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Tag Archives: Social Justice and Education

Education Crisis

Education Crisis


You may well be aware the NUT has recently launched its ‘Stand Up For Education’ manifesto, designed to help shape the political debate about state education in the run up to the general election and beyond.

You can find a copy here ––9623-_0.pdf

The document is intended to outline some key principles and fundamental concerns, relating to:

  • Curriculum, pedagogy and assessment: ‘A wider vision of learning and achievement’ (p.4)
  • Evaluation, accountability and improvement: ‘More time for teaching, not more tests’ (p.5)
  • The teaching profession including teacher education (p.6 and 14)
  • Social justice: end child poverty (p.7)
  • Providing school places, finance, the education system and democratic governance (pp.10-13)

The campaign has emerged from the NUT’s member mobilisation, over a sustained period of time, in which concerns about pay, pensions and workload connect to a wider set of concerns about the nature and future of state education. The strategy and tactics of this campaign were recently outlined by its Deputy General Secretary Kevin Courtney, and NEC member Gawain Little, in a recent article in Forum for promoting 3-19 comprehensive education (Vol.56 No.2, 2014).

The campaign represents a concerted effort to mobilise professional and public opinion around an agenda that fundamentally challenges the trajectory of current policy, and has the potential to form an on-going campaign to shape policy beyond the election. It is clear that whatever the outcome in May 2015, the campaign for a well-funded, democratic school system based on sound pedagogical principles, not market values, will need to continue. The strategy recognises the need to win the battle of ideas, which will require an alliance of all those concerned for education.

We see this campaign as the best opportunity in a long time to mobilise on a significant scale around an alternative and much more hopeful vision of education.  That is why we believe it is important that progressive intellectual forces, within and beyond the higher education community, need to organise around the broad agenda presented in the ‘Stand Up For Education’ manifesto.

For this reason, we recently met informally with Kevin Courtney and Ian Murch (NUT Treasurer) to discuss how the academic community might best support this initiative. This was followed by a planning meeting in London involving some of the early signatories.

Our intention is not to identify a ‘one size fits all’ approach to involvement, but to develop several different forms of activity that can better fit with people’s circumstances. This could involve, for example:

  • developing a database of ‘research contacts’ for the media etc.
  • identifying relevant research
  • the use of social media
  • the development of regional and local events.

Involvement is not about having to sign up to every dot and comma of the ‘SUFE’ manifesto, and it does not have to be about formally or exclusively identifying with the NUT.  It is about recognising that we need to win the battle of ideas and that this represents one of the best initiatives in a long time for building a movement that connects ideas and activism.  Academics, researchers, teacher educators and wider public intellectuals surely have a key role to play in developing this movement. However, to make a difference, it is important that we organise.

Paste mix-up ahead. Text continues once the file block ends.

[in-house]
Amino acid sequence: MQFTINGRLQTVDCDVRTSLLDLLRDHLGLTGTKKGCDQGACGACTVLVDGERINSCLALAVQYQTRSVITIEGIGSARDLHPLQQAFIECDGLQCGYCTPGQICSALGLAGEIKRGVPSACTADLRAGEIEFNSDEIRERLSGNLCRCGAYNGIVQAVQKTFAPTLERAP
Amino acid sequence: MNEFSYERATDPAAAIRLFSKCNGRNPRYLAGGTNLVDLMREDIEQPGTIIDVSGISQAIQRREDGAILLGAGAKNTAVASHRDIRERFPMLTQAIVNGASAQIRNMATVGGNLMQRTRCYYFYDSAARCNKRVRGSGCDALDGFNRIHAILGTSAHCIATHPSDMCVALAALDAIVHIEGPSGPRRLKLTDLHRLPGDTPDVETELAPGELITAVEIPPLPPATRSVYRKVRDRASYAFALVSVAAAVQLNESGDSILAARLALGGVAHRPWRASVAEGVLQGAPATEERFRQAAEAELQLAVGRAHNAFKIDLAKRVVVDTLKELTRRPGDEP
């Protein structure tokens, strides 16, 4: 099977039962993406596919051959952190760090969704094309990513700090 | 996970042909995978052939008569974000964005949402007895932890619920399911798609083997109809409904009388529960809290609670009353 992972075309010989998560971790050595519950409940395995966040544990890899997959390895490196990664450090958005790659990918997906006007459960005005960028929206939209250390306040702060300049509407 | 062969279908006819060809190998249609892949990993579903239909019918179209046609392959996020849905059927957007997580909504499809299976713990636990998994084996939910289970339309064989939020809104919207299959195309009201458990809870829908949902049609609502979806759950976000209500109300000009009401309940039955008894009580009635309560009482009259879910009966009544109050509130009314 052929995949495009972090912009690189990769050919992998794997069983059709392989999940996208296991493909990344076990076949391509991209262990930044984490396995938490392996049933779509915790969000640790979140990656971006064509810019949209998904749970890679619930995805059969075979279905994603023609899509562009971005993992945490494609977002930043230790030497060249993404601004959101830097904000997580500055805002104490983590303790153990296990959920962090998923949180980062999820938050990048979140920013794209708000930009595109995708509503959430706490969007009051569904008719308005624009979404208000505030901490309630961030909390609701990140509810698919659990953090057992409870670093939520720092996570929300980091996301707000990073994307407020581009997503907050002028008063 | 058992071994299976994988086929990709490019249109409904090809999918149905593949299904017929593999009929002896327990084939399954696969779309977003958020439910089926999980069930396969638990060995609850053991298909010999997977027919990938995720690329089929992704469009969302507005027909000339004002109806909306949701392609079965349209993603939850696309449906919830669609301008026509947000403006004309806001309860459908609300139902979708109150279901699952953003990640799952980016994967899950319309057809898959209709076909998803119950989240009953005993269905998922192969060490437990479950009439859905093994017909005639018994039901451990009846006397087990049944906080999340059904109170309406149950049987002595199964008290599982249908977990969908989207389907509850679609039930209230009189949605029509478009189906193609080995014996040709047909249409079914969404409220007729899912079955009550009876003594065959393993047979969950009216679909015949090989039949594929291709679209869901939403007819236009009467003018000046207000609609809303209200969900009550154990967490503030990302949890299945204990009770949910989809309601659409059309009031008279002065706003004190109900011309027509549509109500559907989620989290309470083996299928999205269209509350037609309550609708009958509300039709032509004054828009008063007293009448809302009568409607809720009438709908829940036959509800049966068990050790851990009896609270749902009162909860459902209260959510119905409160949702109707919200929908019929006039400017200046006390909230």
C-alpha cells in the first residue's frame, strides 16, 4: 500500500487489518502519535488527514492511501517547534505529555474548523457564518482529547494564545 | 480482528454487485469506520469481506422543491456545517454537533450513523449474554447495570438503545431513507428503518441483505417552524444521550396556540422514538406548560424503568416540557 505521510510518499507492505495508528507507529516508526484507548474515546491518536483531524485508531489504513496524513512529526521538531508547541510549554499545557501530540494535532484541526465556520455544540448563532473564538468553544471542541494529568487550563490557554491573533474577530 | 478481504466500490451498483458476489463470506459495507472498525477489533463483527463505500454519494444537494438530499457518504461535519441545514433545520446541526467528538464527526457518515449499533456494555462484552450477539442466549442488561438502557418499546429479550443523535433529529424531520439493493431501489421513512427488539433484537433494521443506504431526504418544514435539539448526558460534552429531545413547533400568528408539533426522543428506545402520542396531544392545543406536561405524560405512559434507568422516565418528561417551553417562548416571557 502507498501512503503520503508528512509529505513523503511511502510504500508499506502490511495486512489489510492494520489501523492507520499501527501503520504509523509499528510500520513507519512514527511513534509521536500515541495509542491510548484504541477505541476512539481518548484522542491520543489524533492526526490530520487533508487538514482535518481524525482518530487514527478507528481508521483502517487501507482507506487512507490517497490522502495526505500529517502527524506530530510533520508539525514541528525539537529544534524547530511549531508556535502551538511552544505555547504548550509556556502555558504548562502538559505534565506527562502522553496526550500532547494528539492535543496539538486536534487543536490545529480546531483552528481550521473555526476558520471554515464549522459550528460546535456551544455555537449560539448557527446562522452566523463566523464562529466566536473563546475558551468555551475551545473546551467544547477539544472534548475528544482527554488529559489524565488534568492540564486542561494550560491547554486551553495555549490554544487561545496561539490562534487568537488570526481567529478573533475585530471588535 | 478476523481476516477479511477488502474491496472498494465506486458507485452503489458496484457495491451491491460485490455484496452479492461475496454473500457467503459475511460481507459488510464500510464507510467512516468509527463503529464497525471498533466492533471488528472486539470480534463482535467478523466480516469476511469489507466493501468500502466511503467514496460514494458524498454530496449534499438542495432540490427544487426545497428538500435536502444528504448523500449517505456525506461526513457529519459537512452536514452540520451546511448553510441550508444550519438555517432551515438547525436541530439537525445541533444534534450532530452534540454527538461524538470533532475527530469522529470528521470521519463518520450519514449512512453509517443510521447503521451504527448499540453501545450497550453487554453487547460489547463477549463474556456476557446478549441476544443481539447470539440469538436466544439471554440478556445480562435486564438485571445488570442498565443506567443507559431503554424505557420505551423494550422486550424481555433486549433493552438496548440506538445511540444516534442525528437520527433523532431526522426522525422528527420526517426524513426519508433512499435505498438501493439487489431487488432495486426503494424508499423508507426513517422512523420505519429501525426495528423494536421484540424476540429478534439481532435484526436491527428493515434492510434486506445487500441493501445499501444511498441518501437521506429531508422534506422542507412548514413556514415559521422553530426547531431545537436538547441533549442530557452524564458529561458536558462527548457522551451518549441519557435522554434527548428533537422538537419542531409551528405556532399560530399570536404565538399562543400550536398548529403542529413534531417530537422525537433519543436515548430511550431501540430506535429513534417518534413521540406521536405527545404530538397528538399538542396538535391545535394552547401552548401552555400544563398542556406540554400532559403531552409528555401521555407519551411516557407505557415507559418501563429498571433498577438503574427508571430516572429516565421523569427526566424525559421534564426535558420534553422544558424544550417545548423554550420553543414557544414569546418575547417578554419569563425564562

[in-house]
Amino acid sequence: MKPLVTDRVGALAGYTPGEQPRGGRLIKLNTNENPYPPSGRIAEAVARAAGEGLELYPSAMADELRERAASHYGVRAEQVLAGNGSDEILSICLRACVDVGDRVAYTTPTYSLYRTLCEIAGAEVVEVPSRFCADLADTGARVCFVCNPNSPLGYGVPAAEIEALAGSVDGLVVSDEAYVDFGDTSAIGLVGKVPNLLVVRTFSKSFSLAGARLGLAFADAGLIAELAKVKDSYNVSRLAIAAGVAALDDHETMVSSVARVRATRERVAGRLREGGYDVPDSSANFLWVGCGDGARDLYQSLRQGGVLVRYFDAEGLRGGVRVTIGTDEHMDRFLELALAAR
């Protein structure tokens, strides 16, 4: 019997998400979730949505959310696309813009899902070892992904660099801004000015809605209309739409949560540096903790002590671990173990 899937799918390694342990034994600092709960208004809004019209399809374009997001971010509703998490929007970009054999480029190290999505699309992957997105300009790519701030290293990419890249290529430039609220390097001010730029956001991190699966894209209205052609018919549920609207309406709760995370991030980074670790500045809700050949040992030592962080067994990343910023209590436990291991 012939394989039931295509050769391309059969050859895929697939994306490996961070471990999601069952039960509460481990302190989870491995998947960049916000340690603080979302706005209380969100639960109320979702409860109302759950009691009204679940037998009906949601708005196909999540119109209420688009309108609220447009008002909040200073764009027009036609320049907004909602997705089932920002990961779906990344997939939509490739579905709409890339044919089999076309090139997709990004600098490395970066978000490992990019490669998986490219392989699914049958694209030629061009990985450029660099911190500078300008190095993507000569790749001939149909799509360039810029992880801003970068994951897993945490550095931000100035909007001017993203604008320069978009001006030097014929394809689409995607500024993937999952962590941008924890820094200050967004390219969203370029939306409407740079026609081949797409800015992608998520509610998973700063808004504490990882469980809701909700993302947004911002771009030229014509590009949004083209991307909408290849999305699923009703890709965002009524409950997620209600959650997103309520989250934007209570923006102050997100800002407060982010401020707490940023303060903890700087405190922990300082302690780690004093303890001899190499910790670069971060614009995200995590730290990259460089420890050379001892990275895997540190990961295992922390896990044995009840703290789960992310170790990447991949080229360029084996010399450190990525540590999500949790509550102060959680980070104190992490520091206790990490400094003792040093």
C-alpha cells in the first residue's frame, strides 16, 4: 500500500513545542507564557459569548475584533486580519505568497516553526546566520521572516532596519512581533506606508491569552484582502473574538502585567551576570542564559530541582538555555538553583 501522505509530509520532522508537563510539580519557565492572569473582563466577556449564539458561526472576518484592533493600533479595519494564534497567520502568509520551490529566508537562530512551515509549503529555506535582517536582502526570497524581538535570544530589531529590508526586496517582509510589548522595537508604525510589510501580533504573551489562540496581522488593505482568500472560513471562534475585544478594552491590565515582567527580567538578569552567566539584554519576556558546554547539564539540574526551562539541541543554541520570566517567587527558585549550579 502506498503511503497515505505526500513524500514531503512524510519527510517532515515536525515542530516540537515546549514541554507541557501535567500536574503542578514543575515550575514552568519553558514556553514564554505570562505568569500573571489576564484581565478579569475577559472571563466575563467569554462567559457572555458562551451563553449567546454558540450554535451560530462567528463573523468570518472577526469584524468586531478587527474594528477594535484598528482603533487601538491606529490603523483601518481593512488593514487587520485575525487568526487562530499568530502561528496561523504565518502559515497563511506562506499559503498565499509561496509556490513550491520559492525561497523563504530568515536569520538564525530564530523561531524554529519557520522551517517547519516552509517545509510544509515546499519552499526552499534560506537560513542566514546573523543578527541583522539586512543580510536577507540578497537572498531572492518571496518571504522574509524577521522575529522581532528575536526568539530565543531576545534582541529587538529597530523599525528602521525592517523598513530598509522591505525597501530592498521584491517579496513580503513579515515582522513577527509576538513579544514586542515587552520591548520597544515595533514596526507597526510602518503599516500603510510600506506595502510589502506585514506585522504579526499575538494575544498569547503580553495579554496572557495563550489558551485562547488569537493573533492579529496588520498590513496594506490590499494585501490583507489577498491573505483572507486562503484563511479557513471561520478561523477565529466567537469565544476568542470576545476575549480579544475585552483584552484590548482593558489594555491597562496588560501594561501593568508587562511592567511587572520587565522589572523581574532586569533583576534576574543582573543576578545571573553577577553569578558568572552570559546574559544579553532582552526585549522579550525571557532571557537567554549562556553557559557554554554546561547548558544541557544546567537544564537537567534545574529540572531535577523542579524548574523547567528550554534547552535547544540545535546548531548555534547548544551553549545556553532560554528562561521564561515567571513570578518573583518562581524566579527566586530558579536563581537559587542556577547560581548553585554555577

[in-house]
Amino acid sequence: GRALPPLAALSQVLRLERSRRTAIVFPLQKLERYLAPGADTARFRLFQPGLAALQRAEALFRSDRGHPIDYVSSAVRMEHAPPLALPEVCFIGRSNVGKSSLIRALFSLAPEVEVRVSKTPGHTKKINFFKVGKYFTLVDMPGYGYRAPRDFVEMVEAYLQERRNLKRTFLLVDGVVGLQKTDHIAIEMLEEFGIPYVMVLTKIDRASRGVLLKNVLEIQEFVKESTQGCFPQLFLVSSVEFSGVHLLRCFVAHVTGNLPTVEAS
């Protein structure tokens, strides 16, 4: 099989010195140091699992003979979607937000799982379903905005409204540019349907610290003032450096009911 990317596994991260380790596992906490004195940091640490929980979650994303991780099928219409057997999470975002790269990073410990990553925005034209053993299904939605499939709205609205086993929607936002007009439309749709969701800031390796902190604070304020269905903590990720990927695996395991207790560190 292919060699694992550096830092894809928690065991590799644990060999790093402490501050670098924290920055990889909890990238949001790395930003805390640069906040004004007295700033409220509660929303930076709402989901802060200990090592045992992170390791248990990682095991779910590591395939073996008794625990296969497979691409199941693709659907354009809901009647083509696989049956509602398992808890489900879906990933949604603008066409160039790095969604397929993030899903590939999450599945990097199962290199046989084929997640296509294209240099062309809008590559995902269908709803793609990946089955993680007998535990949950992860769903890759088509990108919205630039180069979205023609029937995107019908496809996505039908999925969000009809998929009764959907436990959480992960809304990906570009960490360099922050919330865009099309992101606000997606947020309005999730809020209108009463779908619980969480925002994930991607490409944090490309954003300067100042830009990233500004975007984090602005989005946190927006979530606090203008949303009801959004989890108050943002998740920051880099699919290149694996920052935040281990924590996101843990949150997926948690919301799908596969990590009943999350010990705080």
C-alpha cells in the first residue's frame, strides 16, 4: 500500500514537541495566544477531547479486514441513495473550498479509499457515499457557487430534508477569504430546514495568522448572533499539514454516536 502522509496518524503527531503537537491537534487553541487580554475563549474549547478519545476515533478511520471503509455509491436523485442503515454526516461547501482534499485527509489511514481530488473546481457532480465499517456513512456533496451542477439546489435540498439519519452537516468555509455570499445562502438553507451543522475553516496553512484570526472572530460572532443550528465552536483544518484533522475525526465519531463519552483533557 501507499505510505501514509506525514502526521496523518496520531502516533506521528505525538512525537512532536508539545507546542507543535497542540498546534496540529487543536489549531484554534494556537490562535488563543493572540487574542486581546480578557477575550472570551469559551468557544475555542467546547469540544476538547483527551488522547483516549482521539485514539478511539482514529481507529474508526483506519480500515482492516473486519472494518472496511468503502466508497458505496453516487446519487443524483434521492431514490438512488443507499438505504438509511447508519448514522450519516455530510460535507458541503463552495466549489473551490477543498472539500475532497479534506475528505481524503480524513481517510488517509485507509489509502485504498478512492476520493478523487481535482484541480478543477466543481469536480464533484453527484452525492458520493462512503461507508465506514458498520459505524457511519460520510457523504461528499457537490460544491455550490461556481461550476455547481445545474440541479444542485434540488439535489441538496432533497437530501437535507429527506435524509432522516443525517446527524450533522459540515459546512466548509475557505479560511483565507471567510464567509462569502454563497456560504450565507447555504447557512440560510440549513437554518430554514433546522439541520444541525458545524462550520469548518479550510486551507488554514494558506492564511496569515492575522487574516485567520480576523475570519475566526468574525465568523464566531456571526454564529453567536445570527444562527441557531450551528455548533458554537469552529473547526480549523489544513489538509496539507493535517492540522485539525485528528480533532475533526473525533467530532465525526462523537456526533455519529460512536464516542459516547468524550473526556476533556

Our aim is to explore how we might best do this.  We very much hope you will join with us. Some well-known individuals have already publicly declared support, including Robin Alexander and Tim Brighouse, and some well-known children’s authors. We have drafted a short statement at the end of this letter, which you may wish to support or alternatively write your own.

Stand Up for Education Manifesto:–9623-_0.pdf

How you can get involved:

Please let us know if you would like to add your name to this statement of support (please reply to or

As lecturers and professors of Education, we wish to express our support for Stand up for education: a manifesto for our children’s education. We urge policy makers to recognise the need for a wider vision of learning and education, which is no longer distorted and undermined by bureaucratic systems of surveillance and artificial target-setting. We call for immediate steps to end the blight of child poverty along with funding for high quality early years education and the restoration of financial support for post-16 students to stay in education.  We agree that the future development of high quality comprehensive education for all depends on a well qualified teaching profession and the principle of local democratic governance.

We will then bring you up to date on current activities, including our new blog and an invitation to prepare a short article or briefing note backing up specific recommendations in the Stand Up For Education document.

Thank you for taking the time to read this email. Please feel free to forward it to other colleagues who you think might be interested in being involved.

Howard Stevenson  

Terry Wrigley 



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Social Justice

Social Justice


Conference Theme: Social Justice Education Out of Bounds: New Frameworks and Alliances

March 1, 2014 – Sheraton Syracuse University Conference Center

Proposal Deadline: November 9, 2013
Acceptance Notification: December 13, 2013
Registration Will Open: January 15, 2014

Invited Keynotes

Conference Theme and Strands

Call for Proposals

Conference Directors:
Dr. Brad Porfilio, Lewis University; Derek Ford, Syracuse University; Dr. Julie Gorlewski, SUNY New Paltz; Dr. David Gorlewski, D’Youville College